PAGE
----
Young people felt Kerouac had given them a passport to selfish self-indulgence; they could now do anything that took their fancy. They abandoned homes and schools and threw the baby out with the bath water. They didn’t stop to think that Kerouac had no responsibilities and had to be free to roam in order to pursue his one aim—writing. He never meant to promote drug abuse, free love, or irresponsibility. When he was cast as “The King of the Beats” and “The Father of the Hippies,” he was shattered. He thought he was promoting love and appreciation of life in all its forms, a joyous celebration and awe derived from that love, with its ups and downs. He was basically very conventional, a gentleman of the old order who didn’t swear in mixed company nor talk about sex except with male cronies. He told me he was going to drink himself to death. I thought he was joking, but that is exactly what he did. [i]
Kerouac explained his aspirations as a writer this way:
I want to work in revelations not just spin silly tales for money. I want to fish as deep down as possible into my own subconscious in the belief that once that far down, everyone will understand because they are the same that far down. [ii]
And so, the novels and poems poured out of him, one after the other in an uncensored rain of both sacred and profane narratives, written in the first-bloom of their immediate discovery. When asked what any of this “soul searching” had to do with Beatniks or “mad hepcats,” Kerouac replied:
Even mad happy hepcats with all their kicks and chicks and hepcat talk are creatures of God laid out in this infinite universe without knowing what for. And besides, I have never heard more talk about God, the Last Things, and the soul, than among the kids of my generation—and not just the religious or the intellectual kids, but all of them. “What are you searching for?” they asked me. I answered that I was waiting for God to show his face. (Later I got a letter from a 16-year-old girl saying that was exactly what she’d been waiting for too.) [iii]
In a State of Beatitude
Kerouac was never the corny “King” of the Beatniks the media made him out to be. And it is a sorry shame this popular misconception poisoned his reputation and gave rise to the misunderstandings of Merton’s religious censors—keeping Merton from ever fully appreciating the spiritual vision of the Beats.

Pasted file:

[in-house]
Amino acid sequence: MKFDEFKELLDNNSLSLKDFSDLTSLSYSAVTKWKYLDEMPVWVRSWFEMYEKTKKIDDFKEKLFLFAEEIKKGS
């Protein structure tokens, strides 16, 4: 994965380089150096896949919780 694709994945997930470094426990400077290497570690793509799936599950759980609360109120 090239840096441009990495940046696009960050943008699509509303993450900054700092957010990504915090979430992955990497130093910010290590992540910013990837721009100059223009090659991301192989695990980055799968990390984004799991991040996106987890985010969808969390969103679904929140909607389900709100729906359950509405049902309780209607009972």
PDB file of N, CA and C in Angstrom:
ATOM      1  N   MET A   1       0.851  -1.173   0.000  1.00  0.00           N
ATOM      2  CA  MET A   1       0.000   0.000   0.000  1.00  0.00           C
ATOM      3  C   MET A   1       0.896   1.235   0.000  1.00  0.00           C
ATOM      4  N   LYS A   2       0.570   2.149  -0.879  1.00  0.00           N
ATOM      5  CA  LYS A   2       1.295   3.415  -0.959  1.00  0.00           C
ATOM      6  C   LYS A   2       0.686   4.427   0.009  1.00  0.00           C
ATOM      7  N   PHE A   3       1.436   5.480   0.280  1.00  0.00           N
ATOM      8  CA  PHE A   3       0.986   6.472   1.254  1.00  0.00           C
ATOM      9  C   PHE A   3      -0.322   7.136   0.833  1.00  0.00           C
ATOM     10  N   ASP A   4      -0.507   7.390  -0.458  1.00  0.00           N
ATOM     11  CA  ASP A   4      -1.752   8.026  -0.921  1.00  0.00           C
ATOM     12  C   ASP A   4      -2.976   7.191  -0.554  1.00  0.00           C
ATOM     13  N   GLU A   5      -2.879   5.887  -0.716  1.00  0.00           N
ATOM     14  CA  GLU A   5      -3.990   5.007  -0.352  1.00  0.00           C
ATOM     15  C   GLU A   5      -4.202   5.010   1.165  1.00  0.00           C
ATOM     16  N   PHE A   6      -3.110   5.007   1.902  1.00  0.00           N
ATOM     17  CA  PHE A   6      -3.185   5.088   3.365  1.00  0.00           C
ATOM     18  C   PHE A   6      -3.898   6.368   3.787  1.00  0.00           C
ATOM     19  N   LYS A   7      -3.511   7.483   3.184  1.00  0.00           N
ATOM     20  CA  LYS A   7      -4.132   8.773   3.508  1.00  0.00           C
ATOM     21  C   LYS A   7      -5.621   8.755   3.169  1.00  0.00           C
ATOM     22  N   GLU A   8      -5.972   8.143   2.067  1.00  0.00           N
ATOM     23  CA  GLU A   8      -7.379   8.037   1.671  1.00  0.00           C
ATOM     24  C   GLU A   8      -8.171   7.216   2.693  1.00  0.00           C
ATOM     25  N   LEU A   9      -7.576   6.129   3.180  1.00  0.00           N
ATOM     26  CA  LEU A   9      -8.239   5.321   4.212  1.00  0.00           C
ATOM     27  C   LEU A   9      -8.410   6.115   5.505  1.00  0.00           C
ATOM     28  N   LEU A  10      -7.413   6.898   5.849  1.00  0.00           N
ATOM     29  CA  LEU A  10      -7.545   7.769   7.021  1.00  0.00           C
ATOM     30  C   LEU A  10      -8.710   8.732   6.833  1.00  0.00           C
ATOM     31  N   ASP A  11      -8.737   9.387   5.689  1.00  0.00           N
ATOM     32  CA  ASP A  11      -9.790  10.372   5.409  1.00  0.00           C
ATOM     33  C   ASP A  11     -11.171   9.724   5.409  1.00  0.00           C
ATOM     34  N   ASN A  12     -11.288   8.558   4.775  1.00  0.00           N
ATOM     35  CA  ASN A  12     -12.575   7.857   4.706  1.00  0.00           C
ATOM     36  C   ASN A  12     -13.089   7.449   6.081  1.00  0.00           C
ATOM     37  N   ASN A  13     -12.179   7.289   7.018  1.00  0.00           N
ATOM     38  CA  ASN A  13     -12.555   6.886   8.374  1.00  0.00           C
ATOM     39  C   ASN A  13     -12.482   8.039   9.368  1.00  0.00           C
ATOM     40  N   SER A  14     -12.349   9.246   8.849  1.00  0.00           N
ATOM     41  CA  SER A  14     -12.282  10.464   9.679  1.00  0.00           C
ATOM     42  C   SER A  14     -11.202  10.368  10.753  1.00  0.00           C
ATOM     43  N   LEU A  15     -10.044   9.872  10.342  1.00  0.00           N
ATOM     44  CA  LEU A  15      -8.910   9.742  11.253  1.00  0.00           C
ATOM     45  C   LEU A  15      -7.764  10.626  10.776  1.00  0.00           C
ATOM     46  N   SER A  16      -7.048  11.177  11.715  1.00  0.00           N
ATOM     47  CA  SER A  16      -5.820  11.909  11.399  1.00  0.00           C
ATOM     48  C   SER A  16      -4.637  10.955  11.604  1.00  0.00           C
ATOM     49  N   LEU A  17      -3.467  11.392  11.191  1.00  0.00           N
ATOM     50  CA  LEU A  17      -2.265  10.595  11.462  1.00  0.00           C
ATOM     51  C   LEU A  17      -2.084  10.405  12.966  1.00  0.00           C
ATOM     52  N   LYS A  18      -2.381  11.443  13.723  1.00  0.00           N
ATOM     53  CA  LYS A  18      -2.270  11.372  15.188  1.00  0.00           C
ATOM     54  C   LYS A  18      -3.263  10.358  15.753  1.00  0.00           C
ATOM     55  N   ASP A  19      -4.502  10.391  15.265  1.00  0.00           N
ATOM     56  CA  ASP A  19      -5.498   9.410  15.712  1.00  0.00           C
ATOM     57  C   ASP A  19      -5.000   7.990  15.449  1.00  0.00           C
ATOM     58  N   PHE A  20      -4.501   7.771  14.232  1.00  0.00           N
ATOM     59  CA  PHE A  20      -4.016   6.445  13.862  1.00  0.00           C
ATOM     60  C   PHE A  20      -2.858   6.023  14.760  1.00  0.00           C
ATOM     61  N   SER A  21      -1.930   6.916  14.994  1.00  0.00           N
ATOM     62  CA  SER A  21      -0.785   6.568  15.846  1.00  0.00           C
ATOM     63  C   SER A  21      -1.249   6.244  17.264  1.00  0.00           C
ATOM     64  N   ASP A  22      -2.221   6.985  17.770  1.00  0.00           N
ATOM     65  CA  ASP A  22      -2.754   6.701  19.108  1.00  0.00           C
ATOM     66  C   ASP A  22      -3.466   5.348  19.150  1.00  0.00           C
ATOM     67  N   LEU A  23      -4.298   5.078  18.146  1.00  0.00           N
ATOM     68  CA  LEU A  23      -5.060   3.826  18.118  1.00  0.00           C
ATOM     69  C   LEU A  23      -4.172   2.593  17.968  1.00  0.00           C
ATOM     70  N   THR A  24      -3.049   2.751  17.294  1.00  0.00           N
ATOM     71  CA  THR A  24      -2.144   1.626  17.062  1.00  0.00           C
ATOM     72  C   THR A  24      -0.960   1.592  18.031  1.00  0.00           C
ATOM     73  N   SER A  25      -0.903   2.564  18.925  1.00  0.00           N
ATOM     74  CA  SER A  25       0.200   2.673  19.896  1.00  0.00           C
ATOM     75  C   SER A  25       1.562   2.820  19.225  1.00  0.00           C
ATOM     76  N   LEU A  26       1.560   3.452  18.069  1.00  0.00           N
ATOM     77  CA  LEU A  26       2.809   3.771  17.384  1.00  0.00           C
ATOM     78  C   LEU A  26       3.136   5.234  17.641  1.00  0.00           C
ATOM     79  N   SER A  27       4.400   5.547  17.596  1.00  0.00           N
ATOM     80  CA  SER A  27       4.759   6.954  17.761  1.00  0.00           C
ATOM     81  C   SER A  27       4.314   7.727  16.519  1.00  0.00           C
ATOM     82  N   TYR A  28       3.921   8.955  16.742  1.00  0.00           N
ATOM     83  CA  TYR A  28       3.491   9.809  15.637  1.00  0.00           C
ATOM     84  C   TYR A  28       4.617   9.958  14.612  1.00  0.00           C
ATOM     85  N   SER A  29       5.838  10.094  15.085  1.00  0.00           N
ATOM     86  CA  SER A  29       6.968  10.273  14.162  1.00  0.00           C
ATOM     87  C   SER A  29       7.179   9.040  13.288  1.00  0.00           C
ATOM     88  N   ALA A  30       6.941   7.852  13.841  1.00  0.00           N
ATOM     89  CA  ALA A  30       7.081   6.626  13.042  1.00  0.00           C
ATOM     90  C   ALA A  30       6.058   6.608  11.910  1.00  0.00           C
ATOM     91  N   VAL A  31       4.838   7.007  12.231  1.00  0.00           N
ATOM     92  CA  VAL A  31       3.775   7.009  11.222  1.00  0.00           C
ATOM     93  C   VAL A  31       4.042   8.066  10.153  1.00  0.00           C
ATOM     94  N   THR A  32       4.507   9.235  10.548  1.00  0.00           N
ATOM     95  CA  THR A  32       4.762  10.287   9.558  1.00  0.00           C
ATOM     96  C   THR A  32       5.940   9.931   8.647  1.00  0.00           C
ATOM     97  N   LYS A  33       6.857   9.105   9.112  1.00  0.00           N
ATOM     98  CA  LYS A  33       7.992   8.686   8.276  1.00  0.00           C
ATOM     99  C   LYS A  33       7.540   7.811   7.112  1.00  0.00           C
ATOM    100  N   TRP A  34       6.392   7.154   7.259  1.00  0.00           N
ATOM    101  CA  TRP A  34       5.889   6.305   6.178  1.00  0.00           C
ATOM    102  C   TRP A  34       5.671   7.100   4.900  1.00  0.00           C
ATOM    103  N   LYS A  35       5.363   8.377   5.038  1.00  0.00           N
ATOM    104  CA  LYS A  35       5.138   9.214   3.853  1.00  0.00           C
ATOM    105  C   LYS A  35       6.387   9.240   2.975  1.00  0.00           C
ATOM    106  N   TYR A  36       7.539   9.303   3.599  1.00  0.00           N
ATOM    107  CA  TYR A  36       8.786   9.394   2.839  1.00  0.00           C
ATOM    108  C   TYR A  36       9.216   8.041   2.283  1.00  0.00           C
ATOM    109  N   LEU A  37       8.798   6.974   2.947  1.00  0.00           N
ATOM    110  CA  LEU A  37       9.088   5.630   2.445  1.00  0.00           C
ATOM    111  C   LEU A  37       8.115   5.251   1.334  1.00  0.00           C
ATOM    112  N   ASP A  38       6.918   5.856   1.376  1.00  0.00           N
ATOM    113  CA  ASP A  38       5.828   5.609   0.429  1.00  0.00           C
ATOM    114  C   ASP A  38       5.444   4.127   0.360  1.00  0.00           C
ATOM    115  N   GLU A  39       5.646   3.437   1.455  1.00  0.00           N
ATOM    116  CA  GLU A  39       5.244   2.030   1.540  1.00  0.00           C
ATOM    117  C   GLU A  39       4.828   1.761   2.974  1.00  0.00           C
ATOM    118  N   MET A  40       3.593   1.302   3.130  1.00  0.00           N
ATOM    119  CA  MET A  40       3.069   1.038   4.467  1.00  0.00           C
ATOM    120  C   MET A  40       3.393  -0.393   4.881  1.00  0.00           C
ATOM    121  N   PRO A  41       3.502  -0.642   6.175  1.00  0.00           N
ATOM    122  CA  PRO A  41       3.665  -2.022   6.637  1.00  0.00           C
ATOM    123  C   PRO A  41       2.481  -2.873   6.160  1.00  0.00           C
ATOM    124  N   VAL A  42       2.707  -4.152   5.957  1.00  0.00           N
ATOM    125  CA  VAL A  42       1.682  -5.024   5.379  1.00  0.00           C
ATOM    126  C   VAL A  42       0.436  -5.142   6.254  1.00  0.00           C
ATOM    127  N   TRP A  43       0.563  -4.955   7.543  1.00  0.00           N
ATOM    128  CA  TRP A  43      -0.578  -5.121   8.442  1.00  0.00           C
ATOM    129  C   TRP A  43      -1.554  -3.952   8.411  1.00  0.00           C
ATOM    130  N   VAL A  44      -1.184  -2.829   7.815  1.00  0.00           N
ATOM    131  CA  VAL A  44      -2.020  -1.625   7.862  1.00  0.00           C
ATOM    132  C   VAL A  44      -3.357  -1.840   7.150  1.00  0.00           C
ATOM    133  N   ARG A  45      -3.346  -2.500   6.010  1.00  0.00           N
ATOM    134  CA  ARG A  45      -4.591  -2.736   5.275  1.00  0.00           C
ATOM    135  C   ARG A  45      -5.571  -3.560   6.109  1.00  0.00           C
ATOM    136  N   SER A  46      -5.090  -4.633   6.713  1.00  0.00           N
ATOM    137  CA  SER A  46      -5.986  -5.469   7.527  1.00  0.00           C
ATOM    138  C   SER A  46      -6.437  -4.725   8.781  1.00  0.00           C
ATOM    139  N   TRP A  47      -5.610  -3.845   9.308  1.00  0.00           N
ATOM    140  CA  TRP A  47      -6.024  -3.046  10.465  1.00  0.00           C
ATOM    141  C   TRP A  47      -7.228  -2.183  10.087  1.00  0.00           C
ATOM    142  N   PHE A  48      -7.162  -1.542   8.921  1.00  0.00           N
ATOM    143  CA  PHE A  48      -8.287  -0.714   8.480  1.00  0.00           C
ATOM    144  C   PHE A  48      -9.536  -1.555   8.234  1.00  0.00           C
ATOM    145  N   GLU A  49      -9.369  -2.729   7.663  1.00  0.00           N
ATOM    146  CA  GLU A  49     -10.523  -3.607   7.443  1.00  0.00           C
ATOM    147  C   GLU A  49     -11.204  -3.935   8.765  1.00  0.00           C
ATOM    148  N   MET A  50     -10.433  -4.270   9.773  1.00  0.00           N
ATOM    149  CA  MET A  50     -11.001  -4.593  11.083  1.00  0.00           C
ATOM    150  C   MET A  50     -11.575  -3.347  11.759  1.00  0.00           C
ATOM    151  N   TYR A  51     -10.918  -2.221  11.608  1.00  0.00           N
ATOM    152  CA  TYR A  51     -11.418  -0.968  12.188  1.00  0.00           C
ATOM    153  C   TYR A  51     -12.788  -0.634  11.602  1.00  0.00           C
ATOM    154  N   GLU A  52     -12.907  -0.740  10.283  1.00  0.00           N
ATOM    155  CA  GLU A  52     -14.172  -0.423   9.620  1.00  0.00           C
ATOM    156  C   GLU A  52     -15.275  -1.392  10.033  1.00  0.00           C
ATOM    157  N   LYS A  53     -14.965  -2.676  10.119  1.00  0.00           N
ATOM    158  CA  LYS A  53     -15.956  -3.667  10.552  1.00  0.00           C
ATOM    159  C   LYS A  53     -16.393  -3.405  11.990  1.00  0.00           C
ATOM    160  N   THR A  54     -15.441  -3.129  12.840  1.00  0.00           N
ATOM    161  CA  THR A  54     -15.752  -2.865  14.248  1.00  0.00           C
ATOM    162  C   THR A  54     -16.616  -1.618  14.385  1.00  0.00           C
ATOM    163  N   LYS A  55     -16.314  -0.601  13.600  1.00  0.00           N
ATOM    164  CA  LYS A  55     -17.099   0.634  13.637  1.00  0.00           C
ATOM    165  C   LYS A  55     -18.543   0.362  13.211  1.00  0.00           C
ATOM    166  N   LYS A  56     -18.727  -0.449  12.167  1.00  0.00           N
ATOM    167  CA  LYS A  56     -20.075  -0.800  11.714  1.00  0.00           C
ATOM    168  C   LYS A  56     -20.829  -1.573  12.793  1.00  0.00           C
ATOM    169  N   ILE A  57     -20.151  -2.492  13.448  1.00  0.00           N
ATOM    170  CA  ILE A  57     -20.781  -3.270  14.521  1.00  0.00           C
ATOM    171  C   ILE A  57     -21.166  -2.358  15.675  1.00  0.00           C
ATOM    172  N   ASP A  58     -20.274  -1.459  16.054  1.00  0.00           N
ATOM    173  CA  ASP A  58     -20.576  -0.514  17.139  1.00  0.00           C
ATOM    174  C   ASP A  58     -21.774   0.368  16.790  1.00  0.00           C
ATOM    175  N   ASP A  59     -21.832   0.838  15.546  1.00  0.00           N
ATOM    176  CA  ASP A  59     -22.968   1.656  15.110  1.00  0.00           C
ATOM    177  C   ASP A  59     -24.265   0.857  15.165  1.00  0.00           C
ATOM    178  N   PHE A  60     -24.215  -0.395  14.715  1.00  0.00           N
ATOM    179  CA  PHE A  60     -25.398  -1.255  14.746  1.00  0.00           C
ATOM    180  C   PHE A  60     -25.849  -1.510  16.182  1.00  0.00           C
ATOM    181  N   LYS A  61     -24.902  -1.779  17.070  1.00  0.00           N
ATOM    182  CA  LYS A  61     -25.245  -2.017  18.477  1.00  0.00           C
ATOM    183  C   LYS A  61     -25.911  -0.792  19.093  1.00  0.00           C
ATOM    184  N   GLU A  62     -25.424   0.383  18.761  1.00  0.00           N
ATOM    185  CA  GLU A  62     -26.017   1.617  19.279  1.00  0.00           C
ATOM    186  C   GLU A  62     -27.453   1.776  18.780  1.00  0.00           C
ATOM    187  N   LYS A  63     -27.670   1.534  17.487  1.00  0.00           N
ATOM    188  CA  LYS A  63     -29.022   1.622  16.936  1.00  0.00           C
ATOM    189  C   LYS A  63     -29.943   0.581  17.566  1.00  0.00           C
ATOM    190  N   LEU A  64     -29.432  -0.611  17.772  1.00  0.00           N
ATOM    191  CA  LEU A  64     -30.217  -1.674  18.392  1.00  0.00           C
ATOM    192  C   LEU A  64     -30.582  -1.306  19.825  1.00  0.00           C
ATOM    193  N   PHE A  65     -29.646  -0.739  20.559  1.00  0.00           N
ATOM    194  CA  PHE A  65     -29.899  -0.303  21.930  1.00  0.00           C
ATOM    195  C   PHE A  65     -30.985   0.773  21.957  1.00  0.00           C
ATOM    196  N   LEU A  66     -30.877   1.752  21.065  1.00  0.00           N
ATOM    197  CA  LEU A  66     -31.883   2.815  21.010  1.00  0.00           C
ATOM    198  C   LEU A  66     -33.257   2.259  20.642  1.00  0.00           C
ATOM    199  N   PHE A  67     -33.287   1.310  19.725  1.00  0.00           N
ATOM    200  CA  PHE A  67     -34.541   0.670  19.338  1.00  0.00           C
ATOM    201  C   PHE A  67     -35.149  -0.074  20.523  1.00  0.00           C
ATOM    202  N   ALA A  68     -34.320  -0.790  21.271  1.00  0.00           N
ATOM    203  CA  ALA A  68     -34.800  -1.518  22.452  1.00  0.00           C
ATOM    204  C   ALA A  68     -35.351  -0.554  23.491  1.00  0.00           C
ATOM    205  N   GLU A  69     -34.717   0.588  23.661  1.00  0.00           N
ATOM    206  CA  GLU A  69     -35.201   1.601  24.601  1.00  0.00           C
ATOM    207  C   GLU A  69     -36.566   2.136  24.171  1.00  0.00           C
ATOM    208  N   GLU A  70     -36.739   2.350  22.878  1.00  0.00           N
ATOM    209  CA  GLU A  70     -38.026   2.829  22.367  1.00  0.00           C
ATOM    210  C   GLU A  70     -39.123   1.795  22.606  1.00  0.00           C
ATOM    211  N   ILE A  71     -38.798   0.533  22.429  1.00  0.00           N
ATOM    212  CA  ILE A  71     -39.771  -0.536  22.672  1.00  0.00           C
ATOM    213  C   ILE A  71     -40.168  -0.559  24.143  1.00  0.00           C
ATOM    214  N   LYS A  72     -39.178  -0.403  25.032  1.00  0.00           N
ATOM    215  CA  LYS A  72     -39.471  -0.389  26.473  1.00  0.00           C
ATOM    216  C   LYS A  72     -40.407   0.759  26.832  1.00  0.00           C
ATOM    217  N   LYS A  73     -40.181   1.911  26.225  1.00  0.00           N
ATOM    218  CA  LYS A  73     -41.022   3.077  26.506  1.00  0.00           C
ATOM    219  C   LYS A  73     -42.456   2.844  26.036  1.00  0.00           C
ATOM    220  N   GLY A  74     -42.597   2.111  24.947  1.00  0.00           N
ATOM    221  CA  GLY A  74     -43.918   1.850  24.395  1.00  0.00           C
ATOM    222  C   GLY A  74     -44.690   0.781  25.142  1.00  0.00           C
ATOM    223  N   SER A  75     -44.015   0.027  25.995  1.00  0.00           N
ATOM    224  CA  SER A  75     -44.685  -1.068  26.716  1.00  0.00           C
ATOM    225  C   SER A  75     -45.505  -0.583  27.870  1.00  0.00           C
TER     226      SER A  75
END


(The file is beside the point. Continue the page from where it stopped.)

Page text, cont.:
But let’s give Kerouac the last word:
As the man who suddenly thought of that word “beat” to describe our generation, I would like to have my little say about it before everyone else in the writing field begins to call it “roughneck,” “violent,” “heedless,” “rootless.” How can people be rootless? Heedless of what? Wants? Roughneck because you don’t come on elegant? Beat doesn’t mean tired, or bushed, so much as it means beato, the Italian for beatific: to be in a state of beatitude, like St. Francis, trying to love all life, trying to be utterly sincere with everyone, practicing endurance, kindness, cultivating joy of heart. How can this be done in our mad modern world of multiplicities and millions? By practicing a little solitude, going off by yourself once in a while to store up that most precious of golds: the vibrations of sincerity. [iv]
Sounds pretty contemplative to me.
[i] Beat p. xx
[ii] Letter to Ed White (5 July 1950) published in The Missouri Review, Vol. XVII, No. 3, 1994, page 137, and also quoted in Jack Kerouac: Angelheaded Hipster (1996) by Steve Turner, p. 117
[iii] Good Blond p. 51–53 “Lamb, No Lion”
[iv] Good Blond p. 51–53 “Lamb, No Lion”
Robert Inchausti is the author of four books including Subversive Orthodoxy and The Ignorant Perfection of Ordinary People and the editor of several Thomas Merton anthologies including, Seeds, The Pocket Thomas Merton, and Echoing Silence.